Just for the record, tuna and its relatives are oily fish. But that's apparently not the problem for you I'd thought. Also oily are salmon, all the mackeral, bluefish, trout, dolphin, etc.
Among the common white-fleshed fishes would be halibut, grouper, red snapper, flounder (all the flatfishes, in fact), haddock, pollack, the sea basses, and others, including most fresh-water fishes.
For grilling, first choice goes to the oily fish, for what should be obvious reasons. Among the whites, whole fish work better on the grill than filets; even if they have the skin left on. A whole snapper on the grill, for instance, can be incredible. Filets, on the other hand, are likely to stick and fall apart.
Swordfish also works well on the grill. But, in general, think of swordfish as beef rather than as fish.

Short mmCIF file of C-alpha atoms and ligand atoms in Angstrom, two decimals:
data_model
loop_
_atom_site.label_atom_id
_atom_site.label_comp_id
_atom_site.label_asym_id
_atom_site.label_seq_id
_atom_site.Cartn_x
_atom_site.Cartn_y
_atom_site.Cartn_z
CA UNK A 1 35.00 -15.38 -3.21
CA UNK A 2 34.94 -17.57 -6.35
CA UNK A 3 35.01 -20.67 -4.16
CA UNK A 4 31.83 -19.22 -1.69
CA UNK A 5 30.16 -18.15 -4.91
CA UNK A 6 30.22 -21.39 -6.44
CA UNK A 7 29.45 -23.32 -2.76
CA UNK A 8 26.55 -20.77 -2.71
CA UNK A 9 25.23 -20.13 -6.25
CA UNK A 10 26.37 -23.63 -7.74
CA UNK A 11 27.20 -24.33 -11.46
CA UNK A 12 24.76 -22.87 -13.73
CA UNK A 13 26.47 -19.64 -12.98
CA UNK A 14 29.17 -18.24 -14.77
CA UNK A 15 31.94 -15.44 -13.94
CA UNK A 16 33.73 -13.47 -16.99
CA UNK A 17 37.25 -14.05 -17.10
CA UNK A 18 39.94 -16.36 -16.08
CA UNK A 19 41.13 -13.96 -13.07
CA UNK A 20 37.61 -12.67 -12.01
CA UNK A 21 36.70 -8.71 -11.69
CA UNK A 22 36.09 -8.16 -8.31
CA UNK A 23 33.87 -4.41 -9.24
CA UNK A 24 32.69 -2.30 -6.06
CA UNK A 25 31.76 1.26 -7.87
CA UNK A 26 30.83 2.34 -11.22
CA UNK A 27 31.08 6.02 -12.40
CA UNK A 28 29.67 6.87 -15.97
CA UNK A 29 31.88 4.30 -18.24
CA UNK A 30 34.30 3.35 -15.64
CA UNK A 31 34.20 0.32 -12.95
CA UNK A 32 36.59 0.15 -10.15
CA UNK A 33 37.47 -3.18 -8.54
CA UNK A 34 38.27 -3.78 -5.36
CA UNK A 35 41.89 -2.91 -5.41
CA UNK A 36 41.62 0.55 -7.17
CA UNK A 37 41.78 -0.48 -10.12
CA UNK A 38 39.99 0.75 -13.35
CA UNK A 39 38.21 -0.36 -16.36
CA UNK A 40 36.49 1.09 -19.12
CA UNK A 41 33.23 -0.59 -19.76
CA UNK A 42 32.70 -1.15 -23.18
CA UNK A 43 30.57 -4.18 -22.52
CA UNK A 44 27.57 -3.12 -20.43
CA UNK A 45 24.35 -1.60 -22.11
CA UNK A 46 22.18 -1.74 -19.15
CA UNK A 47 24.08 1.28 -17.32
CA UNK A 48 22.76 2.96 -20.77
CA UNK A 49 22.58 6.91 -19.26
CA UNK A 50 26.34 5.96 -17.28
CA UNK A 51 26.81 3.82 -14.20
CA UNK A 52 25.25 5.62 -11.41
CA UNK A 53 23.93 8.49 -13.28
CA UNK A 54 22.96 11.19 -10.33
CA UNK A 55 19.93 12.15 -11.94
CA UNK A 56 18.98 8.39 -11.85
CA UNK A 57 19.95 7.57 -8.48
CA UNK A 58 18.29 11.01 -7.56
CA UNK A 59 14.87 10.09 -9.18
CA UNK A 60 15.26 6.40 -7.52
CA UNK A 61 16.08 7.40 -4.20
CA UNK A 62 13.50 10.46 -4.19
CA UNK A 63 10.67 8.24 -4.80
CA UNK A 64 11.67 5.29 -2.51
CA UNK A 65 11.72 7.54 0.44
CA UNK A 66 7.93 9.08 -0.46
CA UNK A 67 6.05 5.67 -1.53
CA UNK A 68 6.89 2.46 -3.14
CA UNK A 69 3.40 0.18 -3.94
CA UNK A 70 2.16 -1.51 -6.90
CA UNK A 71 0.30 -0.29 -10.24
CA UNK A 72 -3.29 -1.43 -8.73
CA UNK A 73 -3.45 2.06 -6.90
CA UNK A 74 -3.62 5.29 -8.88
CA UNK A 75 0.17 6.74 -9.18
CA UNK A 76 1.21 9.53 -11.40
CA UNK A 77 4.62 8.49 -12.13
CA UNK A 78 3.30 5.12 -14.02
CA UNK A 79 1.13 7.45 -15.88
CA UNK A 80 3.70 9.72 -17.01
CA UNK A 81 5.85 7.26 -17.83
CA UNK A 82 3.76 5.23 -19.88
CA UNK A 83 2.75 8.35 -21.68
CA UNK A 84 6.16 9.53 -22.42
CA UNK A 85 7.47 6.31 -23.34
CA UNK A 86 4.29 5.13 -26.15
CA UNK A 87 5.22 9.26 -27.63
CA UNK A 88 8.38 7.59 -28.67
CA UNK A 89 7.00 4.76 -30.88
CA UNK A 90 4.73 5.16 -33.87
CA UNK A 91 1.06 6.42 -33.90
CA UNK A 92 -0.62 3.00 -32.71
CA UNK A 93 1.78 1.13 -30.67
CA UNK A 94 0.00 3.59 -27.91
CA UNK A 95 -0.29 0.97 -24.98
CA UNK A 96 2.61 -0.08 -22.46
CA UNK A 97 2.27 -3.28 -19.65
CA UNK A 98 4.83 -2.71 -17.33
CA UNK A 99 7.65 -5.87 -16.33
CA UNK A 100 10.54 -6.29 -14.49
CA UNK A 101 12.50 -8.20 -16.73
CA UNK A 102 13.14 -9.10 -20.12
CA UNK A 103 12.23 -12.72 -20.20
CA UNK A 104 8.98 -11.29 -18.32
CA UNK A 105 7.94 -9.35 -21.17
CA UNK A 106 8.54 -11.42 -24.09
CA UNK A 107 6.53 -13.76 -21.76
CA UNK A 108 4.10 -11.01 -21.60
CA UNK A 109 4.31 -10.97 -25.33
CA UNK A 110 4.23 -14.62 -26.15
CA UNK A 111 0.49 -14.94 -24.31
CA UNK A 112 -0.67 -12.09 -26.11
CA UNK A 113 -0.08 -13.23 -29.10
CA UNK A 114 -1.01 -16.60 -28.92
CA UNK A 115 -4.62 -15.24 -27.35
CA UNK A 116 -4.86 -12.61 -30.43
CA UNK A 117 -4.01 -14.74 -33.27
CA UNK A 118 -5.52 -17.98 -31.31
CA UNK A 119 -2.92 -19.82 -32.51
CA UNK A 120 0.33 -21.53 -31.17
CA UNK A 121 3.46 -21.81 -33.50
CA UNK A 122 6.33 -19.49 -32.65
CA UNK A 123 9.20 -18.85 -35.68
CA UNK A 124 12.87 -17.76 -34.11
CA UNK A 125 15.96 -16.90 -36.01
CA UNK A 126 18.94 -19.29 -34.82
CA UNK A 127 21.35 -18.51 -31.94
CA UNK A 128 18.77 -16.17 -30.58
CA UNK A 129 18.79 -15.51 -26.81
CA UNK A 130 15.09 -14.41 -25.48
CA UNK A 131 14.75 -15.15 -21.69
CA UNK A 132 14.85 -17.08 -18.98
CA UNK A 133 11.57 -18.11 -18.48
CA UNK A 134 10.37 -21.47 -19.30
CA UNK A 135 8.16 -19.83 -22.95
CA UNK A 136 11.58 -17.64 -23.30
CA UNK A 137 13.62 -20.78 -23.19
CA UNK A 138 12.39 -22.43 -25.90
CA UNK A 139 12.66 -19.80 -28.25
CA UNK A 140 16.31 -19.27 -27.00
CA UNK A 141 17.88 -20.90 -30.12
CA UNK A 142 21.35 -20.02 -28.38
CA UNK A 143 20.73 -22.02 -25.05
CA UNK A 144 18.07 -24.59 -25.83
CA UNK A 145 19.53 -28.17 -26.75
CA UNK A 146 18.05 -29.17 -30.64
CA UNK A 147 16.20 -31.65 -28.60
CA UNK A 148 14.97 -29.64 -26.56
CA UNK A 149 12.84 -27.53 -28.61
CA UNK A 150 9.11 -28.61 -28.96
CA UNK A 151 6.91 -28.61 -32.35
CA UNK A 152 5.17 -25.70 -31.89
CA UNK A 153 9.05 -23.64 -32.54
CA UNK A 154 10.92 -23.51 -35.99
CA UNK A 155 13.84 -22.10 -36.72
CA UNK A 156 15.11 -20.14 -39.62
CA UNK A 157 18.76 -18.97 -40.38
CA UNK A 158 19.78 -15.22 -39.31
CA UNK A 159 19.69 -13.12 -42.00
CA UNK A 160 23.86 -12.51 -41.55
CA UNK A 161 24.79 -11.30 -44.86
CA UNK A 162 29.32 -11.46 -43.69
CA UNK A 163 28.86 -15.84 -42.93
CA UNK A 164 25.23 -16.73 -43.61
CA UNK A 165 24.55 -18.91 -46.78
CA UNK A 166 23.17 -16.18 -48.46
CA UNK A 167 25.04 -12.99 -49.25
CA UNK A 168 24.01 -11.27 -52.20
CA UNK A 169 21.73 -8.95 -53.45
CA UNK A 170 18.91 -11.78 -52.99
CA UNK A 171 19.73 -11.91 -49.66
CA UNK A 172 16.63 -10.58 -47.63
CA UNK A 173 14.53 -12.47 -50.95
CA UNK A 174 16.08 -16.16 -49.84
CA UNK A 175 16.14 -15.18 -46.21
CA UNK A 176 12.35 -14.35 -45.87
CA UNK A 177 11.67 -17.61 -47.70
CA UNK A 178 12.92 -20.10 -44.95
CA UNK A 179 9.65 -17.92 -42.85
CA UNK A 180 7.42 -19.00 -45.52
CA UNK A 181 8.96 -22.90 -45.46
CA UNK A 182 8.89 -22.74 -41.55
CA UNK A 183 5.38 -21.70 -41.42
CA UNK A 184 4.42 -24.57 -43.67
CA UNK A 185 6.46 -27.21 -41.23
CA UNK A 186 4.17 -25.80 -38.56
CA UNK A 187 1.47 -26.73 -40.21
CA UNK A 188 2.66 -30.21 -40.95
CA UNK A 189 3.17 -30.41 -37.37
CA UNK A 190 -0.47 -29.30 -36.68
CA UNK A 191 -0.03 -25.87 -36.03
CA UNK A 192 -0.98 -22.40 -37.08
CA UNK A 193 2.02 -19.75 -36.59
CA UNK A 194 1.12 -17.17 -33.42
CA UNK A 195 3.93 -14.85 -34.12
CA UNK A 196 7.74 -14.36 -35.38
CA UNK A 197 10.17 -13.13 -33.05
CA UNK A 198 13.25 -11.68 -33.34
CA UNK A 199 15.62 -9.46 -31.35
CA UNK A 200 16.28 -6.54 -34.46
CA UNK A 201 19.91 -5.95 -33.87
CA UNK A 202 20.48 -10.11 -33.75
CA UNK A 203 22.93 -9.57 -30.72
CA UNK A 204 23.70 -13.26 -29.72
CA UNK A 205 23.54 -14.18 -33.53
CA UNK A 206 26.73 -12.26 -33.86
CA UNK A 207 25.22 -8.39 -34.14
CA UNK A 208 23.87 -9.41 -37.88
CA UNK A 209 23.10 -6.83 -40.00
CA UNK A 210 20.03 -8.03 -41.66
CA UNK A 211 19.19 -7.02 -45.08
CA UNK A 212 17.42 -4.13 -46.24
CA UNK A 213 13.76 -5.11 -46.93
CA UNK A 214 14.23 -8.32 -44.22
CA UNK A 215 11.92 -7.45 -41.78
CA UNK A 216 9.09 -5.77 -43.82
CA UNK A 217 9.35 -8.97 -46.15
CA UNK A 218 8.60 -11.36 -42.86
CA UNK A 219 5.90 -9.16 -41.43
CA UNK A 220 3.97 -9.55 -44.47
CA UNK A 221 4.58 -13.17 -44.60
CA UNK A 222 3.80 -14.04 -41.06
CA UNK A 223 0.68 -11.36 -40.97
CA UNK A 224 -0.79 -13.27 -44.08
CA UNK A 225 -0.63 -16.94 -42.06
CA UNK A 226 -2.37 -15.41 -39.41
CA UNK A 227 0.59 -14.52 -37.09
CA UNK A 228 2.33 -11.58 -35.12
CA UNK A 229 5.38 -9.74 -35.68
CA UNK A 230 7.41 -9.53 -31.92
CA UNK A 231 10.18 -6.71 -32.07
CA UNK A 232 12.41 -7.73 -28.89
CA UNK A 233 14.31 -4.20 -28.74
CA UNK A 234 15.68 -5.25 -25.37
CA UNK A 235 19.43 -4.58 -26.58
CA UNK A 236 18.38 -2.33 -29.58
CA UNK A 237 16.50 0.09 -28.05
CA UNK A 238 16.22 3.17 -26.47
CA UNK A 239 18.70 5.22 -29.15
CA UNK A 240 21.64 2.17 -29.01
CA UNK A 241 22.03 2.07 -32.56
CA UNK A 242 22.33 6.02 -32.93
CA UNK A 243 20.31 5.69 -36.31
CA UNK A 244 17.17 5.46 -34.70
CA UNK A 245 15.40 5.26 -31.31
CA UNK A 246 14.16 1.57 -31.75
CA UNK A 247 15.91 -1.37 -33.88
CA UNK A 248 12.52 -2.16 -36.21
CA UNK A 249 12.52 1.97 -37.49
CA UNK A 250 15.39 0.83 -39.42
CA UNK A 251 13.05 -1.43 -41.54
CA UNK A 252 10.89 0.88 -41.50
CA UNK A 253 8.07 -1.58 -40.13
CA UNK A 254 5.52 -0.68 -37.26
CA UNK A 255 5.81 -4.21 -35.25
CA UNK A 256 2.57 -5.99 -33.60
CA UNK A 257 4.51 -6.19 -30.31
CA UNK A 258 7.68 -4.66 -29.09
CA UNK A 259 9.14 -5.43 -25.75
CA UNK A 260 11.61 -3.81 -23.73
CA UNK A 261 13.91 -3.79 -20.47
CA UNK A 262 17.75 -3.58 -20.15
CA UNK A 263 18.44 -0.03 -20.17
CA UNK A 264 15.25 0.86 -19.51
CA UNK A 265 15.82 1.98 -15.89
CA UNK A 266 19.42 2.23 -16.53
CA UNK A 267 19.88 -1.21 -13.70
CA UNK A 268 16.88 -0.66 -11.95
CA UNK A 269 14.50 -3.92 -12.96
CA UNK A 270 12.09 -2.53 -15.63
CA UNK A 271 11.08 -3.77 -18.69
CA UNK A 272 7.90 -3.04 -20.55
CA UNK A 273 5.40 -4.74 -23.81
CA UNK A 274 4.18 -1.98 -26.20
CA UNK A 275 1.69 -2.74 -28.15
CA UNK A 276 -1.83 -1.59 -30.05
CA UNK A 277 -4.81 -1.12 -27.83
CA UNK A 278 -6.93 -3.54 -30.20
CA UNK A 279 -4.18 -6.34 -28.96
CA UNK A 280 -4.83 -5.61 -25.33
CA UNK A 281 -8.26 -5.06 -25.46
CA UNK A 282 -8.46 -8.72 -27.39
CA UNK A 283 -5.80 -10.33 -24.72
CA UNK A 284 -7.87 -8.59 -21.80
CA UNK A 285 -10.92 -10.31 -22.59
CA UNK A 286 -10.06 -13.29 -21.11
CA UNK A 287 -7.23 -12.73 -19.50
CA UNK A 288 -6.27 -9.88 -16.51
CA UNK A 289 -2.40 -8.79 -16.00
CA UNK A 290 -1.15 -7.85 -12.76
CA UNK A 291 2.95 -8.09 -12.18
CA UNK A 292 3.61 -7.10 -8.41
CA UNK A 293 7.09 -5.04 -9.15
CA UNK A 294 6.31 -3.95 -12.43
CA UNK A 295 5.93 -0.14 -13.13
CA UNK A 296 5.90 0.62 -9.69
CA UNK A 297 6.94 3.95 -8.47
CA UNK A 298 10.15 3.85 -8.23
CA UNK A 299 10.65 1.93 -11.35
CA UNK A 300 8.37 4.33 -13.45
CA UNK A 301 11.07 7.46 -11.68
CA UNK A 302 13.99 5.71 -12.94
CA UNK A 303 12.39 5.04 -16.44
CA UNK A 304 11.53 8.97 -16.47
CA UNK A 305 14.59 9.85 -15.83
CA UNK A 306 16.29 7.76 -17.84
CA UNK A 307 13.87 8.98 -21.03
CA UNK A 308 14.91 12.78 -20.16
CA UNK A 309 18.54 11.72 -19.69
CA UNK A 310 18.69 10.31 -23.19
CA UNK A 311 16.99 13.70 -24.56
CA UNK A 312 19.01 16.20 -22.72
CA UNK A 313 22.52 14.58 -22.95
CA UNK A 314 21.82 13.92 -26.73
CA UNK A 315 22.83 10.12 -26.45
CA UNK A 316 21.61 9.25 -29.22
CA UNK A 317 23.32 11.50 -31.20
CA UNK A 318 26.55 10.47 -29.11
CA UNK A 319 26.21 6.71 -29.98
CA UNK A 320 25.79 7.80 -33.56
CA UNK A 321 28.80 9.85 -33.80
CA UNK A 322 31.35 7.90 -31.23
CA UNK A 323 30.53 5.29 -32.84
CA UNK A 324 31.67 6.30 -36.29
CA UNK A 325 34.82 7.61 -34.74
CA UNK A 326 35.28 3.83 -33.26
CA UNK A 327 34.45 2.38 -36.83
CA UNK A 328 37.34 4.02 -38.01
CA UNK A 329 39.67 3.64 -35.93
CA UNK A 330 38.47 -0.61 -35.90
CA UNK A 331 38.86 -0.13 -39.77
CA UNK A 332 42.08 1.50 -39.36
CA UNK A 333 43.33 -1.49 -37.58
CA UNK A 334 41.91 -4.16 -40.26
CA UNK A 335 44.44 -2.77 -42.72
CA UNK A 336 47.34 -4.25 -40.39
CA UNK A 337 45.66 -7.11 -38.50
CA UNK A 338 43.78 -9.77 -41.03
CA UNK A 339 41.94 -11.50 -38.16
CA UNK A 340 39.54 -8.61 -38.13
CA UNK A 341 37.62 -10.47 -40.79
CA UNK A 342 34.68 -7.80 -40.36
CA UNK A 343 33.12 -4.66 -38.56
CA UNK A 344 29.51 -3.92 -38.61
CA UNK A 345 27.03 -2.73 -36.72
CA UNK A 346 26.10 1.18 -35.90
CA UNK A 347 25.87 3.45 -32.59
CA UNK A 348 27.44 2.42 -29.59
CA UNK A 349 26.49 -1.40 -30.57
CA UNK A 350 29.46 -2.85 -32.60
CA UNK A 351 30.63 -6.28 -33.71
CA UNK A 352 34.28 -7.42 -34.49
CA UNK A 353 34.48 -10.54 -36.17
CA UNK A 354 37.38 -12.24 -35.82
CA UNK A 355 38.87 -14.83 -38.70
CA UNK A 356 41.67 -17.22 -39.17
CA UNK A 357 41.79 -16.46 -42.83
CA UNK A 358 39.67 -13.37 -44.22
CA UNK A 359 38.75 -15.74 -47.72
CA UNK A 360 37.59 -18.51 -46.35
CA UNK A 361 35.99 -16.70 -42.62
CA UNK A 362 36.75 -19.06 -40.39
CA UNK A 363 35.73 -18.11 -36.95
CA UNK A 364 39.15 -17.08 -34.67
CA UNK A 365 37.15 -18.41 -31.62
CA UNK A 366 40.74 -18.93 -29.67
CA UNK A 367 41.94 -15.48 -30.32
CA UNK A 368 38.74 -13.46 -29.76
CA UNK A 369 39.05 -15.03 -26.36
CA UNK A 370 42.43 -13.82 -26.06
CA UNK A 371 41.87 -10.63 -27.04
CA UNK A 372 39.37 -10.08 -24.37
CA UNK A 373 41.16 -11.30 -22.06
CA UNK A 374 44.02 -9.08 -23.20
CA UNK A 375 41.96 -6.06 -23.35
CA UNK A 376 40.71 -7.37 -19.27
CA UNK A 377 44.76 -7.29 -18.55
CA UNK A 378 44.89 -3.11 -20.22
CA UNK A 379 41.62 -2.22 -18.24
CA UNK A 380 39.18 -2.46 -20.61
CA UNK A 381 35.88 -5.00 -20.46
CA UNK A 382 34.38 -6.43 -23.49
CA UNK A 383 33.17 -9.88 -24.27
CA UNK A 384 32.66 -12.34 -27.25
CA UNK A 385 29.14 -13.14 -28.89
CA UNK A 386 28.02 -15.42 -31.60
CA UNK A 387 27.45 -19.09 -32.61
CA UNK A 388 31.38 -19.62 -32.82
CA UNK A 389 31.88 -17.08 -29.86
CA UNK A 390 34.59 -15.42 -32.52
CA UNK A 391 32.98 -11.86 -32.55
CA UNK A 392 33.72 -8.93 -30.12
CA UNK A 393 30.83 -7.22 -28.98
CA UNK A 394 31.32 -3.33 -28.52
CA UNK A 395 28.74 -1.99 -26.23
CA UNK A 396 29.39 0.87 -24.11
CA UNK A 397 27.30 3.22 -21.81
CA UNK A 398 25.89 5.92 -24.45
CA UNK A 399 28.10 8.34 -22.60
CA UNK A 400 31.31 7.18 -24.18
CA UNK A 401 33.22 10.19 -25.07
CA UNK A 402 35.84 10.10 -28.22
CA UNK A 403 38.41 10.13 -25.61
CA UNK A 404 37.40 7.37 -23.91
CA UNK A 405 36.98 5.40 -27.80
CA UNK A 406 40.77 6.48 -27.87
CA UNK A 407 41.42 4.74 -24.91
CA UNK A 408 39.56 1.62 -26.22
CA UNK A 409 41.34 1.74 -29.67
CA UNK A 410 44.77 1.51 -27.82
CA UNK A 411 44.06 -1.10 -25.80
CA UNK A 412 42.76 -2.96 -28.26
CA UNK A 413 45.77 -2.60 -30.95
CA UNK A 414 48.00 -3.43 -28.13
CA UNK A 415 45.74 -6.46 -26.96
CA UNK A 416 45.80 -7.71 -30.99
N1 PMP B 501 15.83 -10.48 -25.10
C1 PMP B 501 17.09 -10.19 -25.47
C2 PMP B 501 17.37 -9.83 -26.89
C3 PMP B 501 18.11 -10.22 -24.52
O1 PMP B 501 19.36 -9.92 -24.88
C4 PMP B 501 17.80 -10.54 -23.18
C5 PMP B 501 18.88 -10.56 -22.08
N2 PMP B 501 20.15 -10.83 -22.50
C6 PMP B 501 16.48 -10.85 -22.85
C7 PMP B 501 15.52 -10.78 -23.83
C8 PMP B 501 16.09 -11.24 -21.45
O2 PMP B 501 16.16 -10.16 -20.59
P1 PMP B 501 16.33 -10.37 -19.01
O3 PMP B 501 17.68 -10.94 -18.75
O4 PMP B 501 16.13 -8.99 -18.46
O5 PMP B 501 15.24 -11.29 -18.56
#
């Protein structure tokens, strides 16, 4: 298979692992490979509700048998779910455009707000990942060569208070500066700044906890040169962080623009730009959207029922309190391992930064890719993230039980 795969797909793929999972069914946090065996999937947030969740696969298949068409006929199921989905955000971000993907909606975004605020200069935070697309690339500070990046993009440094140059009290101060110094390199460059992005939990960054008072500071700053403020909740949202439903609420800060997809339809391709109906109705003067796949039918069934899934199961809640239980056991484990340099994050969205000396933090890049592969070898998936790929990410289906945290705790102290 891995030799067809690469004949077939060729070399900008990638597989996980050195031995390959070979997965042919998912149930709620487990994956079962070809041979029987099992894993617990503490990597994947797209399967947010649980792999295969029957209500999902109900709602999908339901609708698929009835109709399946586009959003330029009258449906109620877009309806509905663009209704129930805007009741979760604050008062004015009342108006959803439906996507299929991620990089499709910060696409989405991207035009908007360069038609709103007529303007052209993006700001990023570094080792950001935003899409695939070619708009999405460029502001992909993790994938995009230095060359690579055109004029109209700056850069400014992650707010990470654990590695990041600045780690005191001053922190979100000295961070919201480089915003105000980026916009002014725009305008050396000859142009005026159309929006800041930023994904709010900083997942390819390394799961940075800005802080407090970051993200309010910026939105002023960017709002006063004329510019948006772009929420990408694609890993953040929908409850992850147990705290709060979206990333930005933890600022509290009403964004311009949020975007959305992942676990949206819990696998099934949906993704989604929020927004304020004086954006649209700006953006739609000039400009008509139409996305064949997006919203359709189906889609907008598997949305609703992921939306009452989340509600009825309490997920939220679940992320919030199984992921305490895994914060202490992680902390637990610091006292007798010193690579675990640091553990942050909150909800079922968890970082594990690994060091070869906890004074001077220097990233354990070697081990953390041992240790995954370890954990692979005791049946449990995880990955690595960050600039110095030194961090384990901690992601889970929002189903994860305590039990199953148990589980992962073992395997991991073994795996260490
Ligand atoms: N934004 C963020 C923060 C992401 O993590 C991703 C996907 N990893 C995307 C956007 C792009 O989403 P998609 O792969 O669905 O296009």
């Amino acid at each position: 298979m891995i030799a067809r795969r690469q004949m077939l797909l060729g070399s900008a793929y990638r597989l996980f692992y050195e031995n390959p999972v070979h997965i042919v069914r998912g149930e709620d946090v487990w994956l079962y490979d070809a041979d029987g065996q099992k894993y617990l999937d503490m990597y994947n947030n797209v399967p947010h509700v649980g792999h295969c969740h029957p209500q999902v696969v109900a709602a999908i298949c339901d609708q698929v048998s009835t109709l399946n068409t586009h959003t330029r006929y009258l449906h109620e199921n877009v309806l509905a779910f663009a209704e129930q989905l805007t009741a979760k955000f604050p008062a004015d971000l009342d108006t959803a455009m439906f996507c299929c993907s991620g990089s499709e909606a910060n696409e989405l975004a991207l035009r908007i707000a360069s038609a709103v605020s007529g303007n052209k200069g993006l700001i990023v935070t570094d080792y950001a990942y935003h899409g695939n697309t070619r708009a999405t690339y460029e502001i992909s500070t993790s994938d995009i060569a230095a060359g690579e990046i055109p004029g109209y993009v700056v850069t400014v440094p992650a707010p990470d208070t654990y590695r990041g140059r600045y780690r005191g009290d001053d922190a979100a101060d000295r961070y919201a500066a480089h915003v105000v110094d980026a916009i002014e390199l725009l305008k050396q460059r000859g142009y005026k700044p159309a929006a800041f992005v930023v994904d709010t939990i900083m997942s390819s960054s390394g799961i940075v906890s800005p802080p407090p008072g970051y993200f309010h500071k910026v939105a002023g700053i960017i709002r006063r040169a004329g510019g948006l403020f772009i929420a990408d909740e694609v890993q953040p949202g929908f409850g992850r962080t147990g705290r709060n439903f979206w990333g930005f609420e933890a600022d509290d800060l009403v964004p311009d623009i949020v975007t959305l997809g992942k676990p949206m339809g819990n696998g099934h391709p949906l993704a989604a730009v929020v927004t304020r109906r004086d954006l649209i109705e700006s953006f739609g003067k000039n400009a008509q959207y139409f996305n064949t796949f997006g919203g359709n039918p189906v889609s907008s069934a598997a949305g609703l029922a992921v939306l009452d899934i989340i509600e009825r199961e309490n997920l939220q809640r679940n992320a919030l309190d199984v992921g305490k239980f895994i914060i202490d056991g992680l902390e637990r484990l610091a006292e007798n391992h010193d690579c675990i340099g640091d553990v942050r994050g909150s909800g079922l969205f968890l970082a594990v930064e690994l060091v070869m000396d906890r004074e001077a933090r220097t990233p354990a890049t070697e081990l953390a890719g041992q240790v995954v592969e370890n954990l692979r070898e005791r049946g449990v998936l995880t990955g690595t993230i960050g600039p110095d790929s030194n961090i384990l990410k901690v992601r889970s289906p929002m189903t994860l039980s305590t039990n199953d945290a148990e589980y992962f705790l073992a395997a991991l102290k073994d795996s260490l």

You're buddy's suggestion sounds good. I would call it steamed rather than poached (poaching requires submersion in liquid). Cook the veggies to the tender-crisp stage, then add the fish and cover the pan. Just before the fish is done I'd throw in a jigger of bourbon and flame it. But that's certainly not necessary---although salt and pepper is. If this sounds like I make a similar dish it's because I do.
On your tilapia experiment, did the fish sizzle and spit as soon as they hit the oil? If not, the oil was too cold.
Although it's held in disrepute, I still use the drop-of-water-in-the-oil test for pan frying. For deep frying you really need a thermometer. And never fill the pan more than half way with oil.